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gaps sealed with modeling clay

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  • walkeroftheearth
    Do others have difficulty with gaps in their top bar hives? I think our last hive failed from robbing. I just placed a swarm in our empty hive and noticed the
    Message 1 of 6 , May 3, 2010
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      Do others have difficulty with gaps in their top bar hives?
      I think our last hive failed from robbing.
      I just placed a swarm in our empty hive and noticed the bees using alternative entrances.
      So my son and I went out early and sealed the small gaps with modeling clay. It seems to have worked.
      We have the hive sealed down to only one entrace hole and 6 bars for now.
      And we gave them one small ziplock bag of sugar syrup to start.
      I don't want to crowd them, but I want it to be cozy for the comb drawing process.
      I really want them to stick around.
      Anyone have other suggestions for a best start?
      Juliana
    • txbee76
      Thats an interesting idea. Will the oil in the modeling clay cause a problem? It s generally petroleum based. I am having a bit of a problem with the bars
      Message 2 of 6 , May 3, 2010
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        Thats an interesting idea. Will the oil in the modeling clay cause a problem? It's generally petroleum based. I am having a bit of a problem with the bars sliding side to side. So, I added a short piece of bamboo skewer tacked into the hive side of the bar one inch from the side on each side. I hope this helps stabilize the bars and yet doesn't interfer with the bees (when I get them):-)
        --- In TopHive@yahoogroups.com, "walkeroftheearth" <walkeroftheearth@...> wrote:
        >
        > Do others have difficulty with gaps in their top bar hives?
        > I think our last hive failed from robbing.
        > I just placed a swarm in our empty hive and noticed the bees using alternative entrances.
        > So my son and I went out early and sealed the small gaps with modeling clay. It seems to have worked.
        > We have the hive sealed down to only one entrace hole and 6 bars for now.
        > And we gave them one small ziplock bag of sugar syrup to start.
        > I don't want to crowd them, but I want it to be cozy for the comb drawing process.
        > I really want them to stick around.
        > Anyone have other suggestions for a best start?
        > Juliana
        >
      • Gord Campbell
        The bees will propolize the living daylights out of the bars, so you won t have to worry about slippage at all. I swear you could glue elephants together if
        Message 3 of 6 , May 3, 2010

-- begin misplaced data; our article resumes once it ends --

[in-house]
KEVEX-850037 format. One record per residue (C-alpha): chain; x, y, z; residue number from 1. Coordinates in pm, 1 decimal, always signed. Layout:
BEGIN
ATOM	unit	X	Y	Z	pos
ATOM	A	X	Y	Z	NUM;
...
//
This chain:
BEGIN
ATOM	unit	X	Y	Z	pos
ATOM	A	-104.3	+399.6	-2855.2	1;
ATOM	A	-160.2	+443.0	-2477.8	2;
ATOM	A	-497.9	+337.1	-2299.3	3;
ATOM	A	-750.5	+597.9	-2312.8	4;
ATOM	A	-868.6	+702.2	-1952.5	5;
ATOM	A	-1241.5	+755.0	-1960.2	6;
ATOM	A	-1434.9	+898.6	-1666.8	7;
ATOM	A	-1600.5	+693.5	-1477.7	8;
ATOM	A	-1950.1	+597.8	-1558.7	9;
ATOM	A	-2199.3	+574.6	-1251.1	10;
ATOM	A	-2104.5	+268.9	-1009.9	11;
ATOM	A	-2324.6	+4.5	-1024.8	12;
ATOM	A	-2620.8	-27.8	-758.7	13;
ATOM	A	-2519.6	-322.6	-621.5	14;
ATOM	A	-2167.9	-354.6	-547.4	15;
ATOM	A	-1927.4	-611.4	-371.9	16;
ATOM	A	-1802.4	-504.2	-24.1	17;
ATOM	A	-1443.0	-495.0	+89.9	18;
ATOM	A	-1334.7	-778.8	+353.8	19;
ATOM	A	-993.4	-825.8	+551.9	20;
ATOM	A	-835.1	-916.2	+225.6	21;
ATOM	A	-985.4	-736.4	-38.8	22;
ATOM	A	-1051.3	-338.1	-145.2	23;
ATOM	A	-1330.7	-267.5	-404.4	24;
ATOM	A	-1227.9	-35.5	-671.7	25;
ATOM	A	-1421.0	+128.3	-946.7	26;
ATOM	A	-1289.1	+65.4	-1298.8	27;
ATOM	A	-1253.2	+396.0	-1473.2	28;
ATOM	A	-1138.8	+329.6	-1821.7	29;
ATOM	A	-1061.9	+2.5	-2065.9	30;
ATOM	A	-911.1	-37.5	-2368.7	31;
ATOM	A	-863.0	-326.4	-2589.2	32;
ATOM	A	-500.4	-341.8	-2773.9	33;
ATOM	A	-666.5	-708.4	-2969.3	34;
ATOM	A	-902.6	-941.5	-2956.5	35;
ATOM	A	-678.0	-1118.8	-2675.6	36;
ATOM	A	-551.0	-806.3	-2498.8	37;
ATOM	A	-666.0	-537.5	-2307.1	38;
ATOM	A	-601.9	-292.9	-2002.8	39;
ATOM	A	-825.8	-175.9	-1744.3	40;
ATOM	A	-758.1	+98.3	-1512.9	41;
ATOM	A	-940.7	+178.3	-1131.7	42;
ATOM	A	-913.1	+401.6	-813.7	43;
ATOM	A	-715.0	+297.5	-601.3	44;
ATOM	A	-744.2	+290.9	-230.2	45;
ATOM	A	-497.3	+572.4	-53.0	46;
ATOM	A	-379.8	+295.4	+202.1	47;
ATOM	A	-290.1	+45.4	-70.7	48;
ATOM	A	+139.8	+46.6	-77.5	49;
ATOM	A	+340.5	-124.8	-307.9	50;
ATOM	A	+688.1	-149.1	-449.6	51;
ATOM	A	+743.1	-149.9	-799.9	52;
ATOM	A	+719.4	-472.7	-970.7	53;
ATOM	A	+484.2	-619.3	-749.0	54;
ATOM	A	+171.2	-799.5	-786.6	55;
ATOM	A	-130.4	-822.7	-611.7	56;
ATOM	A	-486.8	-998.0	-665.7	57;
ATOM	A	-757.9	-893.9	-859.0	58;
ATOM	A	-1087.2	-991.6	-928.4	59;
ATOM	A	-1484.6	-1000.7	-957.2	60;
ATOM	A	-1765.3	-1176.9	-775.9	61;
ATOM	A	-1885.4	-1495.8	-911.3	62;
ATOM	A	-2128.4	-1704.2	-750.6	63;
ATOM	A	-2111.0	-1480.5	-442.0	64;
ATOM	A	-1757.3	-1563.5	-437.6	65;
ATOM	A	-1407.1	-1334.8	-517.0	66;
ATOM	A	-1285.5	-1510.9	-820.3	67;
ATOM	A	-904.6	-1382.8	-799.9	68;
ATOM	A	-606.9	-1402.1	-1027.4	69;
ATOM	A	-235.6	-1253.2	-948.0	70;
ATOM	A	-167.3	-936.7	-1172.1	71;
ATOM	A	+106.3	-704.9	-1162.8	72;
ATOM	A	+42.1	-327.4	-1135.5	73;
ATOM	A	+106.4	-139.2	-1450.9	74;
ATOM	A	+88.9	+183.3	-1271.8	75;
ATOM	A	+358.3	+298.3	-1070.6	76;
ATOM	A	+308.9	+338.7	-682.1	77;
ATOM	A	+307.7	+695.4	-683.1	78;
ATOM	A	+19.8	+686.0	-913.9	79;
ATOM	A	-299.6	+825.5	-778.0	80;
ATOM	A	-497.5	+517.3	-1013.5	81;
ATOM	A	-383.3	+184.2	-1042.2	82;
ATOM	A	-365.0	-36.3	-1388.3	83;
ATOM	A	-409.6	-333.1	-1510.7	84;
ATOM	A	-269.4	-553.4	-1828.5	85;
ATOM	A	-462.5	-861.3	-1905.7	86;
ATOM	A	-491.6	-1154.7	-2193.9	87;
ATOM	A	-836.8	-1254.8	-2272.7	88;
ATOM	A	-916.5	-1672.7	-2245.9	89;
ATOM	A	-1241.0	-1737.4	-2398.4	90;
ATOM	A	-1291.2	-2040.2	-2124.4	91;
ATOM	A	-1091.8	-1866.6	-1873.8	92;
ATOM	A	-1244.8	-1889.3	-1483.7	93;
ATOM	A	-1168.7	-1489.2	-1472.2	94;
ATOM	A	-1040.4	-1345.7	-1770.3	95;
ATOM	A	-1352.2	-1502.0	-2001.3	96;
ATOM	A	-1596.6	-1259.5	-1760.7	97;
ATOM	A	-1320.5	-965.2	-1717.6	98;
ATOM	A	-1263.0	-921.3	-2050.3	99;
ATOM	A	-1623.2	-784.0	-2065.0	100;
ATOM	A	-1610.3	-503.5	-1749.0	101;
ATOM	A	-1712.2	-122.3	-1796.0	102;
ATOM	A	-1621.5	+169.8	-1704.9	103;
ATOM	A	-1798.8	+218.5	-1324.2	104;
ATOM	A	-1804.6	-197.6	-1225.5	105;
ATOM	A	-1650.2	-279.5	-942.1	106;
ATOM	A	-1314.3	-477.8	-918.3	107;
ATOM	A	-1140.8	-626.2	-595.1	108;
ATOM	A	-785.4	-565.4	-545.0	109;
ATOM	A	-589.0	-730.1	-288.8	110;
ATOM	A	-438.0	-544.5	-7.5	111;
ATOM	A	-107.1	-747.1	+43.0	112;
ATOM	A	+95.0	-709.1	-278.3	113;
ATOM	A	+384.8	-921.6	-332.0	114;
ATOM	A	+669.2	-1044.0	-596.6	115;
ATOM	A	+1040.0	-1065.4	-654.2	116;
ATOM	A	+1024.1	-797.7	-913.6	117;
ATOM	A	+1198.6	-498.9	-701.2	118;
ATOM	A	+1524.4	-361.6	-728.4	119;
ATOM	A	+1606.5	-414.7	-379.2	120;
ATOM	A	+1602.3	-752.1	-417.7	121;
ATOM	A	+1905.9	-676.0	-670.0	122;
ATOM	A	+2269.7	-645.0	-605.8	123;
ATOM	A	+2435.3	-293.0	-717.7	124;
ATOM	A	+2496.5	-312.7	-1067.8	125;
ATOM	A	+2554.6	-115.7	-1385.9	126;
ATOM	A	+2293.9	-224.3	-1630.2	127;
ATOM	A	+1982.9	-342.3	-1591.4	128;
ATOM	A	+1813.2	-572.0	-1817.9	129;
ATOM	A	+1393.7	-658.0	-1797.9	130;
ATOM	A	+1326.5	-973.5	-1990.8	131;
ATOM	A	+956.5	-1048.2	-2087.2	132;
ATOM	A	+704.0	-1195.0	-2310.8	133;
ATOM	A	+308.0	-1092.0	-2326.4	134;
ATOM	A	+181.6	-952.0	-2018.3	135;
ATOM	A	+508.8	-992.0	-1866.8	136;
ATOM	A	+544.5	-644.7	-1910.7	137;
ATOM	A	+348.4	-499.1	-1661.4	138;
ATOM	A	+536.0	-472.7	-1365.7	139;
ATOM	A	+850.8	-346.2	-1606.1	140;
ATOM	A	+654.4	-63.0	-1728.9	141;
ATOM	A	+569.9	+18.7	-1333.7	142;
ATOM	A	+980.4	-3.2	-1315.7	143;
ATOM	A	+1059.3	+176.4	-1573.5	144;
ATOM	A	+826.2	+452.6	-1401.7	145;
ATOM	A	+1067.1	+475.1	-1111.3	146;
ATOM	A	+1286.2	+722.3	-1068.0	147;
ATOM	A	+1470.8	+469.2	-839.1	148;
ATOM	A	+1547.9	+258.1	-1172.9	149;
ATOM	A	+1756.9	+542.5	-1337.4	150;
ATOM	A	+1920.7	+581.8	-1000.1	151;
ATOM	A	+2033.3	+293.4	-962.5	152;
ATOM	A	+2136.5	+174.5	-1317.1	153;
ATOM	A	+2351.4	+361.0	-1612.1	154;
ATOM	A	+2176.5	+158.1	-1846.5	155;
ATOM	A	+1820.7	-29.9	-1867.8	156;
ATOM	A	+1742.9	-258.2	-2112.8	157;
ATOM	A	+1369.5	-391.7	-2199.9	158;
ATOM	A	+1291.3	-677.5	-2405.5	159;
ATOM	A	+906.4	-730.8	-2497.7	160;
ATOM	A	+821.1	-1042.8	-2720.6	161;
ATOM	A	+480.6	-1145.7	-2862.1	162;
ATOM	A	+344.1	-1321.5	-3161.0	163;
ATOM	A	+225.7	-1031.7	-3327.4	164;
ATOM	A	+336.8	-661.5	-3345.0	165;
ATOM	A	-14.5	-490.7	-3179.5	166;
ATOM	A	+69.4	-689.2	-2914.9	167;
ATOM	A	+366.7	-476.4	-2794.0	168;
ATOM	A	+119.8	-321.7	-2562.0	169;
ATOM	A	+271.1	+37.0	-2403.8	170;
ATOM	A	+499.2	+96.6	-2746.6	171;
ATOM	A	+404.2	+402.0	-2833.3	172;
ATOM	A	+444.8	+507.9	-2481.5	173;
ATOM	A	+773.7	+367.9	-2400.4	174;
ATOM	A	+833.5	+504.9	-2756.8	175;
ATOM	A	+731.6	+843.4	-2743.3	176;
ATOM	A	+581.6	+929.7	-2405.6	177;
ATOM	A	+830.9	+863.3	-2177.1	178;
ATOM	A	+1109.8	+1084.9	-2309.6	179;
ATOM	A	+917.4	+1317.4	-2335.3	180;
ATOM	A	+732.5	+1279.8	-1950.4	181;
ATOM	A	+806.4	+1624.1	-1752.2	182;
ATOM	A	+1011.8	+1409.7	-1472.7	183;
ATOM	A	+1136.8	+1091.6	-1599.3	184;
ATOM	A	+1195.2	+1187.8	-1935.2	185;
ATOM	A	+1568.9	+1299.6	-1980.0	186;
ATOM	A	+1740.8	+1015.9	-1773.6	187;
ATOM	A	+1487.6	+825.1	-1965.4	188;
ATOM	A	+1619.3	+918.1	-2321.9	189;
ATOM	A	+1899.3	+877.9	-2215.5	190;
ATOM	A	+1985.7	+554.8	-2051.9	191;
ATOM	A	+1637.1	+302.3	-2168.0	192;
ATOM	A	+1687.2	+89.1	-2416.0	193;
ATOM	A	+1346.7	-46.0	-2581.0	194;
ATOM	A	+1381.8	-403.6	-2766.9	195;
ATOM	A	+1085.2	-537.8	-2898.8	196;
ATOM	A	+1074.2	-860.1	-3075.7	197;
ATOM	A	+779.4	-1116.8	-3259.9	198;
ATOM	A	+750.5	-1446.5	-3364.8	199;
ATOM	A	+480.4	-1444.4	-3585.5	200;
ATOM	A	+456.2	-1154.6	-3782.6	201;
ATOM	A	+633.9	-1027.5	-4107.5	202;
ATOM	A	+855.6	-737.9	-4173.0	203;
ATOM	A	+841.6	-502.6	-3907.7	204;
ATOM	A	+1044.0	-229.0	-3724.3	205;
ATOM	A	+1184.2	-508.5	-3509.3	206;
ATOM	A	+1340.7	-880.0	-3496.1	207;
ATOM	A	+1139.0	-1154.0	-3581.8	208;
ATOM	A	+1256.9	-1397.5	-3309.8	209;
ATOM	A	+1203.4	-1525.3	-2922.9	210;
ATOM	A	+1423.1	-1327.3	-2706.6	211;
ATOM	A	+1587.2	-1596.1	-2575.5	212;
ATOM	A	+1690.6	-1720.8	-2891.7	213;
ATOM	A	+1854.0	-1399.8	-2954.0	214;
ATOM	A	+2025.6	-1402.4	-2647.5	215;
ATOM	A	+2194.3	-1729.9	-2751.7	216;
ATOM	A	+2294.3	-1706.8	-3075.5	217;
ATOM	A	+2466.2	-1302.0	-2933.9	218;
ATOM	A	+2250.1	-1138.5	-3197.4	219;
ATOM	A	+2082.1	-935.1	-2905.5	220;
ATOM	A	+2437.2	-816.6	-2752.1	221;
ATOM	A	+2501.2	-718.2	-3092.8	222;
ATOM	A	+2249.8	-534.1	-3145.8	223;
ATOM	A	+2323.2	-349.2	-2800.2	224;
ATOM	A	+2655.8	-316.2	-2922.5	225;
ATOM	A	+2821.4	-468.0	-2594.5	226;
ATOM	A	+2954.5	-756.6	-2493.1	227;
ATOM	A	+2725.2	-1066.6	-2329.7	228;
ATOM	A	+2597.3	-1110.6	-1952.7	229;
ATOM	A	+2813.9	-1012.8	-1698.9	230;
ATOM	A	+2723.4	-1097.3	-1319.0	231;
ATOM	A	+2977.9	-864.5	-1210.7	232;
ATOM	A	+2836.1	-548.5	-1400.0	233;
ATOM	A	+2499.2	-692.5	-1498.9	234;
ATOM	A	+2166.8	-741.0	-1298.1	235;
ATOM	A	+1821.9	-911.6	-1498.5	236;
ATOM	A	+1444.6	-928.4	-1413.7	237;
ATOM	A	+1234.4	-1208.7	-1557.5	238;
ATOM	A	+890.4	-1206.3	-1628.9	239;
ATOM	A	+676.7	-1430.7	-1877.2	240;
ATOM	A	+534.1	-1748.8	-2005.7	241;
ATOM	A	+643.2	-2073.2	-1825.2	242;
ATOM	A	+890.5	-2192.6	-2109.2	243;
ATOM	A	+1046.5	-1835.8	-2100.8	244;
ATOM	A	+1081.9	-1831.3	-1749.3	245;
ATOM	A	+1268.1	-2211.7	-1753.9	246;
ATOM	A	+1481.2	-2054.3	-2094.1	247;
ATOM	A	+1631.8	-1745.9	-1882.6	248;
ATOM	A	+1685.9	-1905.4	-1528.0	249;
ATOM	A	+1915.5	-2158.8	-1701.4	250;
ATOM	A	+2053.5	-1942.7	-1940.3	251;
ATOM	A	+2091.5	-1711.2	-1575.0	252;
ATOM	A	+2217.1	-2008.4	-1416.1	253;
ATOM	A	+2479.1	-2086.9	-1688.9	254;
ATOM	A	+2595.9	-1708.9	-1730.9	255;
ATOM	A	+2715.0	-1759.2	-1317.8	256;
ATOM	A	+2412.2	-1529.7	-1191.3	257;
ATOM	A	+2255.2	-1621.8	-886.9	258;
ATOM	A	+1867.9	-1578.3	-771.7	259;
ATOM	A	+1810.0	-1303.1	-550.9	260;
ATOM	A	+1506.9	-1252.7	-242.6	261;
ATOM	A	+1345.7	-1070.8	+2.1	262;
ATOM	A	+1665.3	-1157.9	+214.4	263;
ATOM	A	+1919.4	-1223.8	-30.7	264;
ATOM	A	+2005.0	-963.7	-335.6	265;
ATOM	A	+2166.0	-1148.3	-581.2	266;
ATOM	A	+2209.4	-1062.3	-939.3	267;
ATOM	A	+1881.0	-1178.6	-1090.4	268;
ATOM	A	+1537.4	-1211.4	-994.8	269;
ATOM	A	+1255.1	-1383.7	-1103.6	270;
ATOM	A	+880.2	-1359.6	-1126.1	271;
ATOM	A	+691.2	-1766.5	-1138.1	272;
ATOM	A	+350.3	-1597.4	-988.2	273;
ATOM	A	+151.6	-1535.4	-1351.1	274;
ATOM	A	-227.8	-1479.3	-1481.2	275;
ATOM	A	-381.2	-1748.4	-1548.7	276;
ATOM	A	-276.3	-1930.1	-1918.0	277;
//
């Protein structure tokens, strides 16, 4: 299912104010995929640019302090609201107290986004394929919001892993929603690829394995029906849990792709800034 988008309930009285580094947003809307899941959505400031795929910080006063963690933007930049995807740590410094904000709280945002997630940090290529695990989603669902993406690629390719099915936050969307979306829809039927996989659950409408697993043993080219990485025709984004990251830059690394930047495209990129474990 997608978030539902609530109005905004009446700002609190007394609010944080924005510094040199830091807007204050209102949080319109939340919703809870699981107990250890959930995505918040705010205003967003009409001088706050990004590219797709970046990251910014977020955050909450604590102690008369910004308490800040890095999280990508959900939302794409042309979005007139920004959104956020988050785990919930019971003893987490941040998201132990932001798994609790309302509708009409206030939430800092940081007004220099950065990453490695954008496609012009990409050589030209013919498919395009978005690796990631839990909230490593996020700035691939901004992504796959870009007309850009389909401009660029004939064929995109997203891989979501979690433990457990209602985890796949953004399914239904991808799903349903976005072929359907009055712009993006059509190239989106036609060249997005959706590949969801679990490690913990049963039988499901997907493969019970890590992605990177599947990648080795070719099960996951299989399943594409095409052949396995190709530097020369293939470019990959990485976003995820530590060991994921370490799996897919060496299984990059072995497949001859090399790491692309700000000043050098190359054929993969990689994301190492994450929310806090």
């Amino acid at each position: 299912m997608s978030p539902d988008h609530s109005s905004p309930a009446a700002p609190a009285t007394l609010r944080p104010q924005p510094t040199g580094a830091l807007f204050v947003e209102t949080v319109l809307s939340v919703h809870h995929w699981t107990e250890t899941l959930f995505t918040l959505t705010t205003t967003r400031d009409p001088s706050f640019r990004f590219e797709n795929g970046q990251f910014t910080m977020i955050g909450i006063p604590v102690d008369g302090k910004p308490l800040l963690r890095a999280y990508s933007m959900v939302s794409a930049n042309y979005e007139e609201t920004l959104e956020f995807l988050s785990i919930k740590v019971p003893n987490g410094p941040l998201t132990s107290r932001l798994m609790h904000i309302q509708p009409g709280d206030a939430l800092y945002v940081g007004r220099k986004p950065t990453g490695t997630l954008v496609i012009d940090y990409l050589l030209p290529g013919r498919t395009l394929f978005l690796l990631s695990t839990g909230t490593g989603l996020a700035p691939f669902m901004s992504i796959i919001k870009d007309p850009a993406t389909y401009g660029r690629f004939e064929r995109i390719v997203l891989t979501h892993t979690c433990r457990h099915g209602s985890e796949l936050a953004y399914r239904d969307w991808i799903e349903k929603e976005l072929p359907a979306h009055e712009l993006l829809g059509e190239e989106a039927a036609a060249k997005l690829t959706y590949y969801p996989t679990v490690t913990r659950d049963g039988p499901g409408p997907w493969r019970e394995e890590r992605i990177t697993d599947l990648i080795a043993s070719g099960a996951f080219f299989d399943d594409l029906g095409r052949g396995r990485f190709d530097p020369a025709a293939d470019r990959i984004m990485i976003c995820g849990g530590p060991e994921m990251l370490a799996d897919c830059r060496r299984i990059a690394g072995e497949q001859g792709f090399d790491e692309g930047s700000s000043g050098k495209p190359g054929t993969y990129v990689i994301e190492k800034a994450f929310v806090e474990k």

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          The bees will propolize the living daylights out of the bars, so you
          won't have to worry about slippage at all. I swear you could glue
          elephants together if you had enough propolis. ;-)

          On 05/03/2010 02:01 PM, txbee76 wrote:
          >
          >
          > Thats an interesting idea. Will the oil in the modeling clay cause a
          > problem? It's generally petroleum based. I am having a bit of a
          > problem with the bars sliding side to side. So, I added a short piece
          > of bamboo skewer tacked into the hive side of the bar one inch from
          > the side on each side. I hope this helps stabilize the bars and yet
          > doesn't interfer with the bees (when I get them):-)
          > --- In TopHive@yahoogroups.com <mailto:TopHive%40yahoogroups.com>,
          > "walkeroftheearth" <walkeroftheearth@...> wrote:
          > >
          > > Do others have difficulty with gaps in their top bar hives?
          > > I think our last hive failed from robbing.
          > > I just placed a swarm in our empty hive and noticed the bees using
          > alternative entrances.
          > > So my son and I went out early and sealed the small gaps with
          > modeling clay. It seems to have worked.
          > > We have the hive sealed down to only one entrace hole and 6 bars for
          > now.
          > > And we gave them one small ziplock bag of sugar syrup to start.
          > > I don't want to crowd them, but I want it to be cozy for the comb
          > drawing process.
          > > I really want them to stick around.
          > > Anyone have other suggestions for a best start?
          > > Juliana
          > >
          >
          >

          --
          Gord Campbell
          Beekeeper - Partner
          Seldom Fools Apiculture <http://sfapiculture.ca> 887 Plainview Place
          Kingston, ON K7P 2K3
          CANADA
          gord@... <mailto:gord@...>
          Phone: +1.613.530-5662

          Ontario's /first and only/ treatment-free commercial top-bar apiaries.



          [Non-text portions of this message have been removed]
        • Barry Jackson
          A swarm is well equipped for the move. They have enough fuel to start afresh, including wax building residue, so don t worry. Leave them bee for a week. I have
          Message 4 of 6 , May 3, 2010
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            A swarm is well equipped for the move. They have enough fuel to start
            afresh, including wax building residue, so don't worry. Leave them bee for a
            week. I have just had a swarm in a 5 bar TBH NUC and they had built comb